Thursday, April 18, 2013 | 2 a.m.
- You need to upgrade your Flash Player
Despite getting nearly a month away from UNLV basketball's last game, the Rebels are still making news. Las Vegas Sun sports writers Ray Brewer, Case Keefer and Taylor Bern discuss that plus Frank Mir's chances this weekend at UFC on Fox in San Jose, Calif.
UNLV sophomore Ace Matias has the name, the genes and the determination to be a great tennis player. Now if he could just get his band, Bud Light Weekend, off the ground.
“It’s kind of a hobby but I actually want to get into it,” said Matias, the group’s lead guitarist.
That’s one of many things Matias does away from the court (more on that later) but when he’s on it, he’s the Rebels’ top performer, boasting a 22-8 overall singles record on the way to a possible Mountain West Player of the Year award. His record includes 4-1 against conference opponents and a 3-4 mark against nationally ranked players.
Matias is also 18-10 in doubles competition alongside partner Bernard Schoeman, a senior from South Africa. You can see them and the rest of the Rebels at noon Saturday when UNLV hosts Fresno State for a dual. Then next week, both teams will travel to Colorado Springs, Colo., for the Mountain West Championships.
We caught up with Matias, who started his career at Utah, before practice Wednesday to discuss his tennis-playing family, finding his game at UNLV and where you can catch his next gig:
At what age did you start going by Ace?
Ace is my middle name, and ever since I’ve grown up, the only people who’ve called me Geoffrey are teachers, but my friends in school still called me Ace. My parents always called me Ace.
How were you the only one given a perfect name for your sport?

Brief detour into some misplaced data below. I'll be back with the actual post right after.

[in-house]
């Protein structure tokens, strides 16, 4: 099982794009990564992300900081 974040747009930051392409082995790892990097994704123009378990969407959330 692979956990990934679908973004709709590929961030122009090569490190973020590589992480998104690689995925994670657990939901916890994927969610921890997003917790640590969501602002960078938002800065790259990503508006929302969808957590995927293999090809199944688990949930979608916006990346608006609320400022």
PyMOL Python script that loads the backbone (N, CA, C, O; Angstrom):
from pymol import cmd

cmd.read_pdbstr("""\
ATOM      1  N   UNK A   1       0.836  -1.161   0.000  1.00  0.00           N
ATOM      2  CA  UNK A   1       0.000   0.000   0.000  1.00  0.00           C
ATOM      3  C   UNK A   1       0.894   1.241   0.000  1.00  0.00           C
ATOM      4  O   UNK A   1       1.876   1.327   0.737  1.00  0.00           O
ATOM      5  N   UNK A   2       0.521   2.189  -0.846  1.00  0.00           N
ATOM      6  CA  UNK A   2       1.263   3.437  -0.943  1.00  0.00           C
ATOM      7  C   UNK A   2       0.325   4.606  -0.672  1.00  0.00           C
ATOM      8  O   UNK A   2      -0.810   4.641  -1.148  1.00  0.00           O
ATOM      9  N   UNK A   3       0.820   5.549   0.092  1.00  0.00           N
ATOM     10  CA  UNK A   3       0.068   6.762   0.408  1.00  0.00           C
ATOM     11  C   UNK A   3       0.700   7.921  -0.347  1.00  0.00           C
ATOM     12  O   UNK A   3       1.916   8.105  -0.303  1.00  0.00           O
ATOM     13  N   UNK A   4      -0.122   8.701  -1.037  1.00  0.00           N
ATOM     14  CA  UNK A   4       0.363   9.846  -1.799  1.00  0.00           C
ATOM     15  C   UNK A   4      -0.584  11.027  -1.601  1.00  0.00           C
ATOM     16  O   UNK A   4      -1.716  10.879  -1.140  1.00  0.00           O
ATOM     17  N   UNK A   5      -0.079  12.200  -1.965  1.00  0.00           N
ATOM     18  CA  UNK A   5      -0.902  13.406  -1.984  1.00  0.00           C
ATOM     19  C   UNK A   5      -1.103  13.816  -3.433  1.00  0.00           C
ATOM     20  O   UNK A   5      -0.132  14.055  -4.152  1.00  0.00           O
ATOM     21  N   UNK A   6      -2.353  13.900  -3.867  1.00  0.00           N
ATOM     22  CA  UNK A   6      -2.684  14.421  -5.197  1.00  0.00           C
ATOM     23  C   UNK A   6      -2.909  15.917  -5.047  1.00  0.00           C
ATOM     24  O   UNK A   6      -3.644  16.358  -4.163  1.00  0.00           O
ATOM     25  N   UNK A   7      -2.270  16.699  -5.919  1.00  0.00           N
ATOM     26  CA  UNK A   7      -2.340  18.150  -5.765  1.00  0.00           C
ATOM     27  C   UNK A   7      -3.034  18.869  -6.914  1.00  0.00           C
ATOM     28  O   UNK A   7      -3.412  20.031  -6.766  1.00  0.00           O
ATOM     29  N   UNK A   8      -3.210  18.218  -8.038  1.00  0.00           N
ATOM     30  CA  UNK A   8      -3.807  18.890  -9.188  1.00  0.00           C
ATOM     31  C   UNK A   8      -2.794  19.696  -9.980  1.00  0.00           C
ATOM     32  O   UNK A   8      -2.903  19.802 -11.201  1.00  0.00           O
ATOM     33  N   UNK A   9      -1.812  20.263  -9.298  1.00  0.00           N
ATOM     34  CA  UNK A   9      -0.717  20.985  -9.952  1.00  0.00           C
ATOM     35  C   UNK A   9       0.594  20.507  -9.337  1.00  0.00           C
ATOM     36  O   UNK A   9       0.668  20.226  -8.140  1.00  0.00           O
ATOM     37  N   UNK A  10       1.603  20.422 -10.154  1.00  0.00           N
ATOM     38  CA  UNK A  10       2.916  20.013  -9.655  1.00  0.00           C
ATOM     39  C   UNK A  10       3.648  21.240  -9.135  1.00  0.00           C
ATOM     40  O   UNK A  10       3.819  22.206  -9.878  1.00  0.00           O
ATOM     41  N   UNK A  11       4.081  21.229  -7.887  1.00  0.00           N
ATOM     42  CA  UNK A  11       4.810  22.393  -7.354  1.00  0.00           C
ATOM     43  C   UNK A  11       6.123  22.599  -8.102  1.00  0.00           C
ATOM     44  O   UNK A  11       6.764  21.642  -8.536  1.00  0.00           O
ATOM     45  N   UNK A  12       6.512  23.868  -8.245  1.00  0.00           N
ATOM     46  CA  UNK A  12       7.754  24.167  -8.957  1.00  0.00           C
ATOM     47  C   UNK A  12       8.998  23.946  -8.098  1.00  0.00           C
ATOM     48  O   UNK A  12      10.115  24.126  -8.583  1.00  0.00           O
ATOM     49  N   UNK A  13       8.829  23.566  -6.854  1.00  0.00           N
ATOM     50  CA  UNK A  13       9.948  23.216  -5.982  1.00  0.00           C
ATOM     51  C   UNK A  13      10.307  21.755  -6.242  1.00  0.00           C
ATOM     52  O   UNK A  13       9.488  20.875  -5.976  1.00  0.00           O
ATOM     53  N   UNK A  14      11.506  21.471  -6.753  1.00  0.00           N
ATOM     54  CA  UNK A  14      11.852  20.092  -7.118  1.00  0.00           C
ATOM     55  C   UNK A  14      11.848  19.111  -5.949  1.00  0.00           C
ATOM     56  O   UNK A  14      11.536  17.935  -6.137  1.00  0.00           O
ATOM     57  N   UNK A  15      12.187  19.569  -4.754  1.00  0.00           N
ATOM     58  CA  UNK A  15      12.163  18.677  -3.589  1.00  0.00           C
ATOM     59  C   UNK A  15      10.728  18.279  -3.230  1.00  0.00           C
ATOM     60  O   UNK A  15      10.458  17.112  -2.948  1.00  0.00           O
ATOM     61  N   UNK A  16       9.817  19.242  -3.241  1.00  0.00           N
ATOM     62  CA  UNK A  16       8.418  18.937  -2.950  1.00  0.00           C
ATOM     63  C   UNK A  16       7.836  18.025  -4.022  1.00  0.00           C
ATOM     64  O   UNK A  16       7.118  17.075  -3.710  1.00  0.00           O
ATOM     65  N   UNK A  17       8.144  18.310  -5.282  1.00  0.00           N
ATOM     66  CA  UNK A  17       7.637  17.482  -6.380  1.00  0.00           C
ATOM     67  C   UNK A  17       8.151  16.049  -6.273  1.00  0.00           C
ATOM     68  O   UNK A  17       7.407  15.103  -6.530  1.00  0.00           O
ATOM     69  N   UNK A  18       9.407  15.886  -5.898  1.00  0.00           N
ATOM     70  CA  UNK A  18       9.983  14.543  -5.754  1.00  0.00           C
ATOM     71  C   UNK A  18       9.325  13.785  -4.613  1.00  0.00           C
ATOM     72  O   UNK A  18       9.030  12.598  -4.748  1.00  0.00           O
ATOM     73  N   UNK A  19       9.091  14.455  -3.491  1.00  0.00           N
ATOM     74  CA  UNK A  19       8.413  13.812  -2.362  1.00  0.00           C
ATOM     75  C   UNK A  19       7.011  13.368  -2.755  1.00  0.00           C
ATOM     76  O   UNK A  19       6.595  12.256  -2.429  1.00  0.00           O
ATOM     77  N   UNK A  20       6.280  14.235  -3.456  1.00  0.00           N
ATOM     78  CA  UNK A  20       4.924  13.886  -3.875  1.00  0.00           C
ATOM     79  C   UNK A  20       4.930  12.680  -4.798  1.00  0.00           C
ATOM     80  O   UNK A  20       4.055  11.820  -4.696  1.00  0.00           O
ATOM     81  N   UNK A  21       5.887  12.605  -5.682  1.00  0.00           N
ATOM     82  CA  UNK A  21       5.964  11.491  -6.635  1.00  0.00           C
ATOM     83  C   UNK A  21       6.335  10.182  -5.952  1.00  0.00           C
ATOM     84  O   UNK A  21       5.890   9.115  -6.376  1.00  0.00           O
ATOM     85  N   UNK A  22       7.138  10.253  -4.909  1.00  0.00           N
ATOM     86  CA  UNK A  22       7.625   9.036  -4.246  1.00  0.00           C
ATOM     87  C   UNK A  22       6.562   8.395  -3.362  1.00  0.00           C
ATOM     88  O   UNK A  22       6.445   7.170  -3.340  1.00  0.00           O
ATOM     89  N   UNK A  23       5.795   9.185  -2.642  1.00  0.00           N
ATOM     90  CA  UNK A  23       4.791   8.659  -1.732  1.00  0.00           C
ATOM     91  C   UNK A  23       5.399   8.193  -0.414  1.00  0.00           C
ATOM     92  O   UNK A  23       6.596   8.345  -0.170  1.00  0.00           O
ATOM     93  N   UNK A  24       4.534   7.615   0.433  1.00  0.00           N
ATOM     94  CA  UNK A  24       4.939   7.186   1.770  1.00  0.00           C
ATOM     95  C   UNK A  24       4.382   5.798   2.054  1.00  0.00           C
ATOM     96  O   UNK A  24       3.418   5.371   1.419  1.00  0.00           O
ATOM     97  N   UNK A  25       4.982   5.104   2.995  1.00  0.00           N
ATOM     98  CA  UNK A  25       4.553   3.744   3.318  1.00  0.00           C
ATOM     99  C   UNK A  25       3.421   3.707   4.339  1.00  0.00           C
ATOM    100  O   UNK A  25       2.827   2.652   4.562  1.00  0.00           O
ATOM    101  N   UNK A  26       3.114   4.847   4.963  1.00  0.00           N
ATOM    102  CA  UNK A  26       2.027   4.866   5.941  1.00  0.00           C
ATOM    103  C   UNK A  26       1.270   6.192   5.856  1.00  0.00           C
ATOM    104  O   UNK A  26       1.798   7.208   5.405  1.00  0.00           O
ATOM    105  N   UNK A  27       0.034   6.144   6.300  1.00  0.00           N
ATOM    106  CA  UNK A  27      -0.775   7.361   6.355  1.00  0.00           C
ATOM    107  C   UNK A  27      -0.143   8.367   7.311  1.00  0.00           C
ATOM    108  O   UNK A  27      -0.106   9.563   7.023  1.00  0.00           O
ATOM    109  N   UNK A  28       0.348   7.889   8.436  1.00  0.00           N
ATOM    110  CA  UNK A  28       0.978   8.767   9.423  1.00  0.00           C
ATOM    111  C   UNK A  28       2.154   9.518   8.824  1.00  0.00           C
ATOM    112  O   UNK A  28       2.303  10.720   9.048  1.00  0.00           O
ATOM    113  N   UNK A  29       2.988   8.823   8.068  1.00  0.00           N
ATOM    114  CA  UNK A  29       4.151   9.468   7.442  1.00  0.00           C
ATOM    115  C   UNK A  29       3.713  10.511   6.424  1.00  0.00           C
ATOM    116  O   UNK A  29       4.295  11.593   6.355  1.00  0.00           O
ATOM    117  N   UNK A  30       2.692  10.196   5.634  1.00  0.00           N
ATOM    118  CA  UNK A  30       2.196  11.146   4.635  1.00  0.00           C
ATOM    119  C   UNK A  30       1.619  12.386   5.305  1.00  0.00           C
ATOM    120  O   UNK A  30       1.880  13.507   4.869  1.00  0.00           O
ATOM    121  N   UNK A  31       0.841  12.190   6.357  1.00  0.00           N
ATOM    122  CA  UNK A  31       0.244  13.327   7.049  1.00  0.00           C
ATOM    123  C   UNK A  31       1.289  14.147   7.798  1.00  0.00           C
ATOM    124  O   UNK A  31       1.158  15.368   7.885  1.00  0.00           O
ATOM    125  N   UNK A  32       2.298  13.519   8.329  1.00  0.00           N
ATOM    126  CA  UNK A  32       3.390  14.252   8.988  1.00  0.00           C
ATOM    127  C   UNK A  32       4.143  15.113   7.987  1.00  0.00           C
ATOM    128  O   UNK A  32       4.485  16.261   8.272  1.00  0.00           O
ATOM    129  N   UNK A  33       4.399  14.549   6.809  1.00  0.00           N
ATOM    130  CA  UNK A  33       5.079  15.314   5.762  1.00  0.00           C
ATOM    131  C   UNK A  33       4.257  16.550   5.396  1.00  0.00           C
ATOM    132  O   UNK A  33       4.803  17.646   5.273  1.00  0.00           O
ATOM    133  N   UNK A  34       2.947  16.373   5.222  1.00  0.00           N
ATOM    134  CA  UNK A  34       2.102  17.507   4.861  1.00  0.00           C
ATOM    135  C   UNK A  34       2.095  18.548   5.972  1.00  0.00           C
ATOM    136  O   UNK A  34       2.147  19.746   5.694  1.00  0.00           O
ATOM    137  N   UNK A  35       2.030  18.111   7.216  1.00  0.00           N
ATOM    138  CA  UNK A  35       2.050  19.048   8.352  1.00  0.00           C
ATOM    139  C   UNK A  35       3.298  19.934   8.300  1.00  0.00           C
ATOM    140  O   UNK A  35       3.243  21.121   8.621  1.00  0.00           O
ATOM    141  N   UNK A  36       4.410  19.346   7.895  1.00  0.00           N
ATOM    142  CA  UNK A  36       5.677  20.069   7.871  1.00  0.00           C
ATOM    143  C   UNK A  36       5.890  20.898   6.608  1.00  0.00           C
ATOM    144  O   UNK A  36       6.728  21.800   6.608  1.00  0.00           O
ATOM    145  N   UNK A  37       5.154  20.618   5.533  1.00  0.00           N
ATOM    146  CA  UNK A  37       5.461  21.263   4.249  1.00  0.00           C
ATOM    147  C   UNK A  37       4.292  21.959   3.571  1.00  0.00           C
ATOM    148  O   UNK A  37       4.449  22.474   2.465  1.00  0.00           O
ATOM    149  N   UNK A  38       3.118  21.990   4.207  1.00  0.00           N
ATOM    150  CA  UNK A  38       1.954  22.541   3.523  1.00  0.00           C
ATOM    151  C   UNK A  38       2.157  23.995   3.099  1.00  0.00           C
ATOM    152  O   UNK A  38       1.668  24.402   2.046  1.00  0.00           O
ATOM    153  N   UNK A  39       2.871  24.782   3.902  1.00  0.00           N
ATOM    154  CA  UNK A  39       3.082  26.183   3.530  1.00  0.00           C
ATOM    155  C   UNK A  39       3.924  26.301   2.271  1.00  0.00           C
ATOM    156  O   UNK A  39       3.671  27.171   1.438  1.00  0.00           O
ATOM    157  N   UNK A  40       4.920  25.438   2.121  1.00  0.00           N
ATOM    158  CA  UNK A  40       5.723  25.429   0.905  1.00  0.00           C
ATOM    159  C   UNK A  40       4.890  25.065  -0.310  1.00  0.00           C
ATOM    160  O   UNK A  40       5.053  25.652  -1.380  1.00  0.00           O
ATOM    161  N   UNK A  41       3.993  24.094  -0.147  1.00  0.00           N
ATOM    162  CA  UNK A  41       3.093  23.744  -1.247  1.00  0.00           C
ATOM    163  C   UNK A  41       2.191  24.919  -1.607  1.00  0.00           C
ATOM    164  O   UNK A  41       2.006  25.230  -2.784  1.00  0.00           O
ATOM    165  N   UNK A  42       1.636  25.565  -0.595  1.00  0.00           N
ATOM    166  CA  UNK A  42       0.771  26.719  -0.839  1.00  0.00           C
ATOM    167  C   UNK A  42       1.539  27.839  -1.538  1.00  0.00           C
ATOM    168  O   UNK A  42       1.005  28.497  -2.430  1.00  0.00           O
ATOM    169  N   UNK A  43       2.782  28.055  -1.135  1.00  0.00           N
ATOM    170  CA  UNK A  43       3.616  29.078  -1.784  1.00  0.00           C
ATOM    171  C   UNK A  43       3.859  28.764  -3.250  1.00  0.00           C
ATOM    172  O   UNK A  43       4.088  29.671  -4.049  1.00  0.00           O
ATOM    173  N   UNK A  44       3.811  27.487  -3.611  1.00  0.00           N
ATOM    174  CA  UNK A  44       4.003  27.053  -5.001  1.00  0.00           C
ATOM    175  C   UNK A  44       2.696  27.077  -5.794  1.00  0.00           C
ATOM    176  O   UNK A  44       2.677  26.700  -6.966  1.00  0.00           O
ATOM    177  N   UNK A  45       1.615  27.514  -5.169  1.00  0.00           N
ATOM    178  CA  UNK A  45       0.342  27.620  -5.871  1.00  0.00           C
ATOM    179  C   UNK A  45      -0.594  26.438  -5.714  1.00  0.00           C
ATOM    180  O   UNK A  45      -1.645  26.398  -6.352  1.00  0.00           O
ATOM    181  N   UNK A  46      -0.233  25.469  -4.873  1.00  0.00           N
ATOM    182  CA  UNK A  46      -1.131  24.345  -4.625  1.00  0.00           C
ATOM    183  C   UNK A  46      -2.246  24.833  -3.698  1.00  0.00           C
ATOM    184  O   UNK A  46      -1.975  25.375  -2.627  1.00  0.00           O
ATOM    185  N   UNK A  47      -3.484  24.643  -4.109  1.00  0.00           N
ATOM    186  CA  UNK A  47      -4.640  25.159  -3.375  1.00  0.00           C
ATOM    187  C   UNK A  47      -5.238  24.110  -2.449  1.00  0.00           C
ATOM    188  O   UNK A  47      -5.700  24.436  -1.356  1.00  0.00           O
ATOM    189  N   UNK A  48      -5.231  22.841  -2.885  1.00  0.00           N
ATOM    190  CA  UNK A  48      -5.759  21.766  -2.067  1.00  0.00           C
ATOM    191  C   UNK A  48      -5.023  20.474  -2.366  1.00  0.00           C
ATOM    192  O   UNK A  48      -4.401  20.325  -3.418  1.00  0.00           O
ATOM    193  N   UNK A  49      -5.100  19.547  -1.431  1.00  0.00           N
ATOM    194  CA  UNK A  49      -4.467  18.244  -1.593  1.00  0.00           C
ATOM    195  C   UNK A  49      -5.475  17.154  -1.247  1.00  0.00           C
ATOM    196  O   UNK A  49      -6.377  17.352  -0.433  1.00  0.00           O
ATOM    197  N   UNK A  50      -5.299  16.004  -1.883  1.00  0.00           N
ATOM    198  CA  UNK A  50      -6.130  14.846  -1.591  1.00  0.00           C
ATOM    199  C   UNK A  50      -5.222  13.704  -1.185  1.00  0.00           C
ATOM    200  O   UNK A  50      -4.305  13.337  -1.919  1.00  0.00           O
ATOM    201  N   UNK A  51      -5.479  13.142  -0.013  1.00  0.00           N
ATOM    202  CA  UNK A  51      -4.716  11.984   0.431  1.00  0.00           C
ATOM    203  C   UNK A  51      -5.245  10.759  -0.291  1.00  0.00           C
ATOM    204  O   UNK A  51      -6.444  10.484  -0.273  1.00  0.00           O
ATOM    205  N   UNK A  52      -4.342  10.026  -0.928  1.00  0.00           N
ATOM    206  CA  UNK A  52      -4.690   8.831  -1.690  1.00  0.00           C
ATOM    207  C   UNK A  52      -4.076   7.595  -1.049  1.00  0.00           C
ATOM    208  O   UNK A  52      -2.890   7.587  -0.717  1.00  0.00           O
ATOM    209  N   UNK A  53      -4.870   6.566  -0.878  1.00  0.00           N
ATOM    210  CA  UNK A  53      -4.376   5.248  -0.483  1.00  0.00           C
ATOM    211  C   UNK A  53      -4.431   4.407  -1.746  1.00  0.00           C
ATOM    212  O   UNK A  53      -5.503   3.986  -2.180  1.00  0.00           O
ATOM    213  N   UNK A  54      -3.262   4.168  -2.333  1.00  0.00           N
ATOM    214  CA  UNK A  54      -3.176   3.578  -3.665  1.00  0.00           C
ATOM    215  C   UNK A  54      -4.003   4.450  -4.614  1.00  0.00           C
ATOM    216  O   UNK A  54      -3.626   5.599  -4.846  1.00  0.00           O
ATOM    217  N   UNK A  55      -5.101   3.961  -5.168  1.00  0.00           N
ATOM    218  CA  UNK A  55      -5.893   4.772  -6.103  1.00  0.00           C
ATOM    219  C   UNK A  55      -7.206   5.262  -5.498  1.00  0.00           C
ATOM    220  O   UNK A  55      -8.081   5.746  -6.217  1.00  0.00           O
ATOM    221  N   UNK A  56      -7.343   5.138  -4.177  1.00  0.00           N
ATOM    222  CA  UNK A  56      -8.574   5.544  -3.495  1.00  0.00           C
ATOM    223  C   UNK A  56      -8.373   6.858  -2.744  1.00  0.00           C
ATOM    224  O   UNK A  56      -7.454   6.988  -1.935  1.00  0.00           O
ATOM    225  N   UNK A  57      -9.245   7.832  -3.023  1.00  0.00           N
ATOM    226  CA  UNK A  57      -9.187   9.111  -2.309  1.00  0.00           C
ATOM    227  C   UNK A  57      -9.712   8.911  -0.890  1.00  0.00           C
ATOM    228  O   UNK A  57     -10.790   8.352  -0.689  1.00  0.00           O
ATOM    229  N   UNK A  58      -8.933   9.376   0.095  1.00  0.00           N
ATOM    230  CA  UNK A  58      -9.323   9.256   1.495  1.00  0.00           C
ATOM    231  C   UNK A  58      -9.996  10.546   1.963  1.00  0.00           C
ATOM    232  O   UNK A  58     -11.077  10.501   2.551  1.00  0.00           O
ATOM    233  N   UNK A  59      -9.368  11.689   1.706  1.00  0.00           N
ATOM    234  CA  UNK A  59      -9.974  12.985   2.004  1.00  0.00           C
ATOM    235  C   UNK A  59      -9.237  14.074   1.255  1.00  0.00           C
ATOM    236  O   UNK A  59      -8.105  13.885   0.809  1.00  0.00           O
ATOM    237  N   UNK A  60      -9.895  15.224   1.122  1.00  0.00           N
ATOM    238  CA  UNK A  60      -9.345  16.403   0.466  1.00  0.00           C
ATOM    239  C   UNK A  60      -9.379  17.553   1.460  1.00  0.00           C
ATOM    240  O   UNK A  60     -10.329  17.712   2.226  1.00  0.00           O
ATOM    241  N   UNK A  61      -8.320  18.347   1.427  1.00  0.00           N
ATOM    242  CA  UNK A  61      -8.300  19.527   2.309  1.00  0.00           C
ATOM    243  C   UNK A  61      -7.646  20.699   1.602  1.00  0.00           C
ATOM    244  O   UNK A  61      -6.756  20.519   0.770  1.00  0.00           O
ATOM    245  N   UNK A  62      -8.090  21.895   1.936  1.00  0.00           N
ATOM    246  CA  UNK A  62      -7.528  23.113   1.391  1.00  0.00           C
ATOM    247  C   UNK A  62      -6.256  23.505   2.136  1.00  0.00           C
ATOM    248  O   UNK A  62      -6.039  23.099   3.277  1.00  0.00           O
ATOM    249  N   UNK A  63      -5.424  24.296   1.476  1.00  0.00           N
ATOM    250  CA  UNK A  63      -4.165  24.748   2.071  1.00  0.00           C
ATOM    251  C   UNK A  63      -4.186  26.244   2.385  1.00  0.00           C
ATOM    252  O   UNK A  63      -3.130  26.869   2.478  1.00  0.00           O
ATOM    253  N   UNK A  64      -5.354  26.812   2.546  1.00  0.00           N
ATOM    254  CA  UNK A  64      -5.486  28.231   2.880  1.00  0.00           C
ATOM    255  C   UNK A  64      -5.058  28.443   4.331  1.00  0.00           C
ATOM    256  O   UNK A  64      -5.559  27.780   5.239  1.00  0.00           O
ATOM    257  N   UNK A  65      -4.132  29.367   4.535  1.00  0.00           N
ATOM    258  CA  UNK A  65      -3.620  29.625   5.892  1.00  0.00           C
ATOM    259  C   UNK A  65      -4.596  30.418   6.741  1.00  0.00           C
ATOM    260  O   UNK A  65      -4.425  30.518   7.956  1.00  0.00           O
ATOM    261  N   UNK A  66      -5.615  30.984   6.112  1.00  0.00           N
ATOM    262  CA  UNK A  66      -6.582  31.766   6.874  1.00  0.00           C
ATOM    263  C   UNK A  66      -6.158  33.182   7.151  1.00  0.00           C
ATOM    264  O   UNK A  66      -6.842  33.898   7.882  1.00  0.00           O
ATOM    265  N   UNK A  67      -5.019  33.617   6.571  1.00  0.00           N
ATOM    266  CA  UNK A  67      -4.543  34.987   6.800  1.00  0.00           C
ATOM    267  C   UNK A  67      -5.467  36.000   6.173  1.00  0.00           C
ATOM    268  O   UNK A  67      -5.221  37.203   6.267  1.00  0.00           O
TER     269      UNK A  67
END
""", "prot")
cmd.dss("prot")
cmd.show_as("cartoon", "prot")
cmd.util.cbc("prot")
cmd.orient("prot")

Actually my siblings* are also named after tennis-related things. It’s not as obvious as mine. My brother’s middle name is Ivan after Ivan Lendl and then my sister is named after a tennis racket. I don’t want to say it, it’s pretty bad (laughs). I got lucky.
*Matias’ brother played at UC Riverside while his sister, Diana, was ranked in the top 500 in the world in high school before playing at USC. Ace is the youngest of the three.
Who’s the best tennis player in your family?
In the beginning it was my sister, probably because she was older, but she achieved a lot more than my brother and me. They haven’t been playing tennis lately so right now it’s me.
Was your father, George, your first tennis instructor?
Yeah, he taught my siblings and me since we were young.
Did you like that?
No, I used to hate tennis (laughs). Then I grew into it after I found out why my dad was doing it for me. Right around when I started getting college offers, that’s when I understood and started enjoying it because all of the hard work paid off.
What made UNLV the right spot after you were looking to leave Utah?
I talked to a lot of other colleges. UNLV was close to home, but not too close to home and I thought this would be a good spot. I thought Utah was good but then it was a little too far. UNLV is only like a four-hour drive. Las Vegas is nice, I like it, plus I knew some people on the team from youth competitions. Every time I would come here growing up, I was amazed by the Strip. Not so much anymore since I live here now, but it’s still pretty cool.
Was being homesick the reason Utah wasn’t the right fit?
I wasn’t really homesick. I was actually glad to get away from home to be independent. But it was a really new experience, I didn’t know much and unfortunately my coach didn’t really help me out too much. I was basically lost the whole year. When I got here, I had more experience and I knew what I was doing. It’s been a much better year.